Is it because of the pain? Do we think that death will be even more painful than the worst pain we can imagine? I'm not so sure this is it. Logically, it's much, much more painful to be alive than dead. And dying often seems slow and painful but even more often seems quick. People who die in a car accident might not even feel anything because the events happen so quickly. Yet we do fear dying in a car accident, or being shot in the head, or other quick ways to die.

Do we fear death because of the change? Do human beings just naturally fear drastic changes, death being the most drastic of them all?

Or is it because what comes after death is a complete mystery? No one really knows what happens after death, and humans do have a tendency to fear the unknown. Anything could happen after death- we might find ourselves in the Christian Heaven, or back on earth as a reincarnation, frozen in time, or in a completely new dimension. Will it be like sleep? Will we be alone, or with other beings who have passed on? But even people who think they know exactly what happens still fear death. Maybe they are not as sure of their beliefs as they claim to be, or maybe they are afraid for a different reason.

Maybe it's because no one knows exactly how much of ourselves die when our bodies die. People speak of a "soul" that lives on after our bodies die, but what is a soul, really? Does a soul have thoughts even after all neurologic activity ceases in our brain? Do we carry our memories with us? Will we be able to feel any pain or emotion despite having no nerve cells? Will we have the ability to make decisions, free will? Will we have any awareness at all?

What about you? Do you fear death, and if so, why?

Wednesday, August 4, 2010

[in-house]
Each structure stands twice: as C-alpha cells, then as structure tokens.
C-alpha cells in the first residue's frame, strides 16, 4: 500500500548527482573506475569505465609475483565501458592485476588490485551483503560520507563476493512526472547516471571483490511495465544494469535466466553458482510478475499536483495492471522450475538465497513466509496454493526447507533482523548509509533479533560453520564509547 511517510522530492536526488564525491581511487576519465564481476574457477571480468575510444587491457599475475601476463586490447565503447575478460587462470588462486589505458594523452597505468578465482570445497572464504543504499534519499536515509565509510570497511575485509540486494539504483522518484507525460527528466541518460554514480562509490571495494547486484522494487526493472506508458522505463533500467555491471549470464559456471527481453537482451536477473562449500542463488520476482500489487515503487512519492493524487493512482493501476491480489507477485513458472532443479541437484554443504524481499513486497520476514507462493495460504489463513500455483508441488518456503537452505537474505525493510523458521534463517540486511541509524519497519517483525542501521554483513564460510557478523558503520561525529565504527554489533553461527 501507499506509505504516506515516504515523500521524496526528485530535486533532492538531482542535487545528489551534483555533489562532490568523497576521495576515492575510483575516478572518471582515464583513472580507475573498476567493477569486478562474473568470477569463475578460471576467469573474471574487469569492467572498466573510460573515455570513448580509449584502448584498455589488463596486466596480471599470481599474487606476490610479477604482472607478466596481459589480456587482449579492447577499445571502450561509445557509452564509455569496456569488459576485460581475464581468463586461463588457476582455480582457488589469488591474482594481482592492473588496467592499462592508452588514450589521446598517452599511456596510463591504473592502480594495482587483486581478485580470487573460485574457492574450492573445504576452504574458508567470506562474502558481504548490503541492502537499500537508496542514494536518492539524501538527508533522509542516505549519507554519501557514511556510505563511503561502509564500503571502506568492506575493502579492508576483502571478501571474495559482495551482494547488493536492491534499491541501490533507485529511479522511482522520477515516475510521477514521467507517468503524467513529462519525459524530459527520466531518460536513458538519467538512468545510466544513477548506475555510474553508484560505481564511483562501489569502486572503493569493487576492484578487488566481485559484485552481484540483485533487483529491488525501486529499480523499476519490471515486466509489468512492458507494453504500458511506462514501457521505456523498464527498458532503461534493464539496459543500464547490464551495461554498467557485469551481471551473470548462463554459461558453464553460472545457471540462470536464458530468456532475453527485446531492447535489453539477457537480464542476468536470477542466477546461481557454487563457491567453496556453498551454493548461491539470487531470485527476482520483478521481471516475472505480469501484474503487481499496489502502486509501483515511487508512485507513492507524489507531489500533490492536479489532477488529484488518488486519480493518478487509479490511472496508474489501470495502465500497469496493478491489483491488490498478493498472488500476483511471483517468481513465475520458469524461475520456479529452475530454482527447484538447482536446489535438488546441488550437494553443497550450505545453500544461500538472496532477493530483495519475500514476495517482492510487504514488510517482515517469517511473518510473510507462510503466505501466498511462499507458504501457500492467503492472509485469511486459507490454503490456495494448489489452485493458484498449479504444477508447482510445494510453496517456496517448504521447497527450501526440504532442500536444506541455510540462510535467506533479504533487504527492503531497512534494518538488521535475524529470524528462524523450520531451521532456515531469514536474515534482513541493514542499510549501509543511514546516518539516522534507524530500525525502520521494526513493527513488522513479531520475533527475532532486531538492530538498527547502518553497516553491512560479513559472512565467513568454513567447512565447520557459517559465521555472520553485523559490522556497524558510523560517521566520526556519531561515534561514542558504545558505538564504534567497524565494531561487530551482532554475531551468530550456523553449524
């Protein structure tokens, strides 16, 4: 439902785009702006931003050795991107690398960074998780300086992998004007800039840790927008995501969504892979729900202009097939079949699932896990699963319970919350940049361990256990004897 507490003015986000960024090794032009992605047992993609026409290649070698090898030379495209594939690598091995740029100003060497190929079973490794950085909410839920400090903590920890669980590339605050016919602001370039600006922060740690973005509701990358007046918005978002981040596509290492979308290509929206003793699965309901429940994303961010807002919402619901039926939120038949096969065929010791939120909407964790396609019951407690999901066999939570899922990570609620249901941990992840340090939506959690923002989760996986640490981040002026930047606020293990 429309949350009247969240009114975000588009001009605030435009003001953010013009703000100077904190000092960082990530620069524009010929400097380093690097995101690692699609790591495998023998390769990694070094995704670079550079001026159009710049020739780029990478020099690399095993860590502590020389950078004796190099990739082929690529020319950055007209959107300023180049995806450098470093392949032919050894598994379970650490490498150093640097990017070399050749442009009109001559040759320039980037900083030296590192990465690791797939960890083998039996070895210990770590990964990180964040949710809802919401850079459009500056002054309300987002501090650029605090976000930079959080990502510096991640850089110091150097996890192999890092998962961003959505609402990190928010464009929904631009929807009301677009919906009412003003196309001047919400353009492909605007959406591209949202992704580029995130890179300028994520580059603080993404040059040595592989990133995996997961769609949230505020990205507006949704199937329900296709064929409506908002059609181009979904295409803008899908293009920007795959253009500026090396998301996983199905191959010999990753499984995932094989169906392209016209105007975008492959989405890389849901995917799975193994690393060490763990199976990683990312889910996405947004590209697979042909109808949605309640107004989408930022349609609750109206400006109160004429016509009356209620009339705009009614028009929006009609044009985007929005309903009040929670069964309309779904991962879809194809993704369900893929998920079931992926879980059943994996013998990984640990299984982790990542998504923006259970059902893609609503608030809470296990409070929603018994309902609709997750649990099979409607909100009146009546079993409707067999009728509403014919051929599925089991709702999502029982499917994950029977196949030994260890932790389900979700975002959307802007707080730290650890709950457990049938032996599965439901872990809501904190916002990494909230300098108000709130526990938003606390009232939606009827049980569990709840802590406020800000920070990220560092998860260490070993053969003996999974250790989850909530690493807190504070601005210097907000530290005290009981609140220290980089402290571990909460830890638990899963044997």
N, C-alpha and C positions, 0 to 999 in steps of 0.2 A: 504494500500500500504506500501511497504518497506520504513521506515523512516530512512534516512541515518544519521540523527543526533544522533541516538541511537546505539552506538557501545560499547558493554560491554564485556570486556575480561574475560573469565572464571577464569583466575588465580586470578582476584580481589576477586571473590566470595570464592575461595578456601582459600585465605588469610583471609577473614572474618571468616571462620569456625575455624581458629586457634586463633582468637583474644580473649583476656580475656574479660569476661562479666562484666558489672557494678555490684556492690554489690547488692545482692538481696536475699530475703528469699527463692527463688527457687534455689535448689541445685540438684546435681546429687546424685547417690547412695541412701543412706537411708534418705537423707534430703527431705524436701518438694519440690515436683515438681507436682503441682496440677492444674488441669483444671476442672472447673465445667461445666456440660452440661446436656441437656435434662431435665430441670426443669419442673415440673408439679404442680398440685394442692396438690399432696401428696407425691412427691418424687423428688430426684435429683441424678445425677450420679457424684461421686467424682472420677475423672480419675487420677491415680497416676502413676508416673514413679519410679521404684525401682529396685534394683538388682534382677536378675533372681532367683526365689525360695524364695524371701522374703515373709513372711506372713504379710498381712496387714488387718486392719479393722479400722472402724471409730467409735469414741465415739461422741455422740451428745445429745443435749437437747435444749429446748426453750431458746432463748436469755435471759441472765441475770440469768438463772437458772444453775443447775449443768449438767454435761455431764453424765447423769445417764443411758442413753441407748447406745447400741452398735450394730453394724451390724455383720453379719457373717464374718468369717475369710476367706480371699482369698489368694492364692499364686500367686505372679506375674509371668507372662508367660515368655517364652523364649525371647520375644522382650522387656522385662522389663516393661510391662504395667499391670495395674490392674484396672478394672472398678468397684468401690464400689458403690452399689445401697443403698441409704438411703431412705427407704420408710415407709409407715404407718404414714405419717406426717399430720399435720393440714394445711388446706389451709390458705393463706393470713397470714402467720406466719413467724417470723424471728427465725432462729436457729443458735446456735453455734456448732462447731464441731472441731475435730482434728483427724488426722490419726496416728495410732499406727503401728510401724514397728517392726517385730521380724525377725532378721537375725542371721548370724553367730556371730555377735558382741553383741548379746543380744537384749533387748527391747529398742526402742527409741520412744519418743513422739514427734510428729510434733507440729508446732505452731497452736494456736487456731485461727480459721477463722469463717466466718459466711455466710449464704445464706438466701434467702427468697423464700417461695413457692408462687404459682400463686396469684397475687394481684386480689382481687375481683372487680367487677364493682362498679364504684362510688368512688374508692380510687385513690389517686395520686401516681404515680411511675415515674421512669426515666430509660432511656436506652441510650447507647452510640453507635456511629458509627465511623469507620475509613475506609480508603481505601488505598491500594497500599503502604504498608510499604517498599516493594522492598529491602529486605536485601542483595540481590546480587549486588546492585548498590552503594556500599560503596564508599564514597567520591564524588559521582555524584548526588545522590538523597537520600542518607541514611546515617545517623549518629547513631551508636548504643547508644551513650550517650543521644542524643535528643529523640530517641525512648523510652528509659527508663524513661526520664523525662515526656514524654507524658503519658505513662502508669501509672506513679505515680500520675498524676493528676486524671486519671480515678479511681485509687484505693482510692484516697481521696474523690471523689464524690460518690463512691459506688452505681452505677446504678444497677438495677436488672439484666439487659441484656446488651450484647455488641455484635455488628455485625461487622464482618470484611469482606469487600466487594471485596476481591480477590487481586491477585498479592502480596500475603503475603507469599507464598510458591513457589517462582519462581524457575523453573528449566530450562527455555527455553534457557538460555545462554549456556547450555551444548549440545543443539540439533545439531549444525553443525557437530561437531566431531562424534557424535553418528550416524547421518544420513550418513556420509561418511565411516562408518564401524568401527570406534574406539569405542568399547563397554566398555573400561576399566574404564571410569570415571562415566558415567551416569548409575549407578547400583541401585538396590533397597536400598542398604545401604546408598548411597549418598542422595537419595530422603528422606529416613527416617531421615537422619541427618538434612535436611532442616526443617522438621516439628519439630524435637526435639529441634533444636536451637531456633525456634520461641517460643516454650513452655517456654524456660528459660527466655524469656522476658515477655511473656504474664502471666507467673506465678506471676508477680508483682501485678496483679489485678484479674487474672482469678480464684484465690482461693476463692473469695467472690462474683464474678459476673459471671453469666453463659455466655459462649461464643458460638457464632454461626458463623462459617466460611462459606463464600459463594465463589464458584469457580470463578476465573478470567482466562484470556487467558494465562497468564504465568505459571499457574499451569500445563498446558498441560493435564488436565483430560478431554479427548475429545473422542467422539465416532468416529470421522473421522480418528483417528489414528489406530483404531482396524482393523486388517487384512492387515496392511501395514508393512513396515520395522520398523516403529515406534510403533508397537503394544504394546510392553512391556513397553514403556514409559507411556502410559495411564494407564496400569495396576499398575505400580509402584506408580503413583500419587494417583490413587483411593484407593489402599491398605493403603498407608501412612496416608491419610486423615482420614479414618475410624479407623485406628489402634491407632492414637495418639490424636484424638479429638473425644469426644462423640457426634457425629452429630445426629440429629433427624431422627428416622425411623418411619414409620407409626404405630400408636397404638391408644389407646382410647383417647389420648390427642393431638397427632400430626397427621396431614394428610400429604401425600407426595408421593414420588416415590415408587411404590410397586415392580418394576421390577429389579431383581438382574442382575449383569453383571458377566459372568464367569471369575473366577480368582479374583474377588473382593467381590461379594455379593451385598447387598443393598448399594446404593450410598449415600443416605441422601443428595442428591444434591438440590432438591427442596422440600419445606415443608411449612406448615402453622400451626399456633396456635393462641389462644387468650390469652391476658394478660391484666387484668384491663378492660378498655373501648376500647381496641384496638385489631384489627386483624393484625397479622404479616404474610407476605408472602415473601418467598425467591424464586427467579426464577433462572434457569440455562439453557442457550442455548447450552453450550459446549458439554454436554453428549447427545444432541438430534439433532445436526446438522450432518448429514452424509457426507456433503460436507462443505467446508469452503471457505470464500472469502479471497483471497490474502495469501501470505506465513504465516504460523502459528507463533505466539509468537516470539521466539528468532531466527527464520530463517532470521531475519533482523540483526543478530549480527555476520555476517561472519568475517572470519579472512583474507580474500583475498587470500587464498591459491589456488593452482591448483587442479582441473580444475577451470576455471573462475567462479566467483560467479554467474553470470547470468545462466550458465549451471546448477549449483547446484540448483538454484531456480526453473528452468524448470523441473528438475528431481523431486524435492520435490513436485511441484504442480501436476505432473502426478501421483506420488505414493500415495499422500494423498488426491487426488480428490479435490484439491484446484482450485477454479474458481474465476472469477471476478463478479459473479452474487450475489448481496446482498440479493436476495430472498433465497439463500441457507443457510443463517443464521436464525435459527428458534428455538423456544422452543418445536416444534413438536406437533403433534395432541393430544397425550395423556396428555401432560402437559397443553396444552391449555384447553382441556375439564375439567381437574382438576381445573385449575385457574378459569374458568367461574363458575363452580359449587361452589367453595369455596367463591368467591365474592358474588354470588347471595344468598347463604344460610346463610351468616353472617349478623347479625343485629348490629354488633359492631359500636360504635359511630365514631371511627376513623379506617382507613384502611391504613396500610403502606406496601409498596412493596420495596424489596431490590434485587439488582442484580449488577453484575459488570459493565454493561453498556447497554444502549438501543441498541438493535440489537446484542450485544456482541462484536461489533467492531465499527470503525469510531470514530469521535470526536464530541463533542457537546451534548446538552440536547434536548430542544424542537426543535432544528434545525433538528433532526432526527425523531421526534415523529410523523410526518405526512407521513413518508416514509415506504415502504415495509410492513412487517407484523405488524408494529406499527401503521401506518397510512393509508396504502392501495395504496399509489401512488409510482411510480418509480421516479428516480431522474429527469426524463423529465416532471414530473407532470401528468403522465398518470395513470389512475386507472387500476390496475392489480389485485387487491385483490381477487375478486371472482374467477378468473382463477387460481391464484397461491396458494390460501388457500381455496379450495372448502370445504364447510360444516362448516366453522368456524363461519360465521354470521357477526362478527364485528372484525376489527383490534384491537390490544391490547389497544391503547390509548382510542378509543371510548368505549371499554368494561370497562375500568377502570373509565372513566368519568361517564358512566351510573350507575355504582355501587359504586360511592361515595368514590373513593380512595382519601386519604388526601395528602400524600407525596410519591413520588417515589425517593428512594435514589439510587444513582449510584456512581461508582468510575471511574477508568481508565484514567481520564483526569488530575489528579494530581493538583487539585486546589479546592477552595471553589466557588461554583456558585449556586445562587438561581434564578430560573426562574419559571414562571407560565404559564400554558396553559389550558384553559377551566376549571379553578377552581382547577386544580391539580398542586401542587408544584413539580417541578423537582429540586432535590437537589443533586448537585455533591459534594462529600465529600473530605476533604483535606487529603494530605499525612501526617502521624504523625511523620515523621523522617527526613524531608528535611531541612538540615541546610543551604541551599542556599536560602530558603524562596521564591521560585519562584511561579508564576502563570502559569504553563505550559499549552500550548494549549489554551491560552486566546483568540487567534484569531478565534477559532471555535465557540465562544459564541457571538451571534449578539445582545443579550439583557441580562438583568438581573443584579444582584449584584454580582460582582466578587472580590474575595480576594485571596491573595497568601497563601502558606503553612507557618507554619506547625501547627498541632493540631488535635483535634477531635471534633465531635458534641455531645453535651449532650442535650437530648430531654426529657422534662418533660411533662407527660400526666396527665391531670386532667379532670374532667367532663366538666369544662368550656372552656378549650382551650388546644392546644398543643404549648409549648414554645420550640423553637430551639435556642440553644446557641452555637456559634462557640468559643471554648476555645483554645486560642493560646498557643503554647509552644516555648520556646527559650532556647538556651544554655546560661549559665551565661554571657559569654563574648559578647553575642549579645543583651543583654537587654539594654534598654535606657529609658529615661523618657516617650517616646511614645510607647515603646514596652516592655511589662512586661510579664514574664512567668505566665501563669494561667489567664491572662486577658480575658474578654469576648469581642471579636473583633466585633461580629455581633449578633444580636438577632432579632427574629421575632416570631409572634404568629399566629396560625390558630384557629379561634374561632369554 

The second half of that day (that I wrote my last post) went significantly better than the beginning. I gained a little perspective. Basically, I got to spend some time with my sister and we saw a great show and talked to a friend and colleague a little bit, which helped me relax and enjoy the trip more. I realized something as I talked to my sister, who is comparing her options for after she finishes college. We all have a single basic priority in life, and it's that priority that keeps us grounded and keeps us from feeling like we are torn in all sorts of different directions.

For a lot of theater people, theater is their main priority. But, for me, there is no question. My family is my first and greatest priority, by a LONG shot. And I can do other things, like work, and theater, and farming, but my main priority is and will always be my family. Theater needs to be in my life, because I am an artist and I just cannot stop creating. But when theater and family conflict, my family will win, hands down, every time. It needs to be that way, because this is the life I chose to live, and for very good reasons.

Instead of envying my young, single, unattached colleagues, I simply saw their paths and mine diverge. I tried that life, I lived that life, and I was miserable. Simply, my son, husband, and baby-on-the-way give my life meaning, and without that meaning I would be lost and depressed. The world of theater is glamorous, but often shallow. As an artist, I often wondered what my purpose was, what gave my life value. I'm a lucky woman because now I KNOW what gives my life meaning. And, I'm fortunate in that I don't have to juggle a ton of things in order to survive. Many women need to balance work with family with personal interests, some need to balance work with children with relationships. I'm lucky that my children ARE my work and that I have a loving husband to support me.

Sure, I will always struggle with balancing my individual needs with my family's, because both are necessary and both are healthy. But I think I've grounded myself enough that I can look at my life and say that there is both value and beauty in what I do.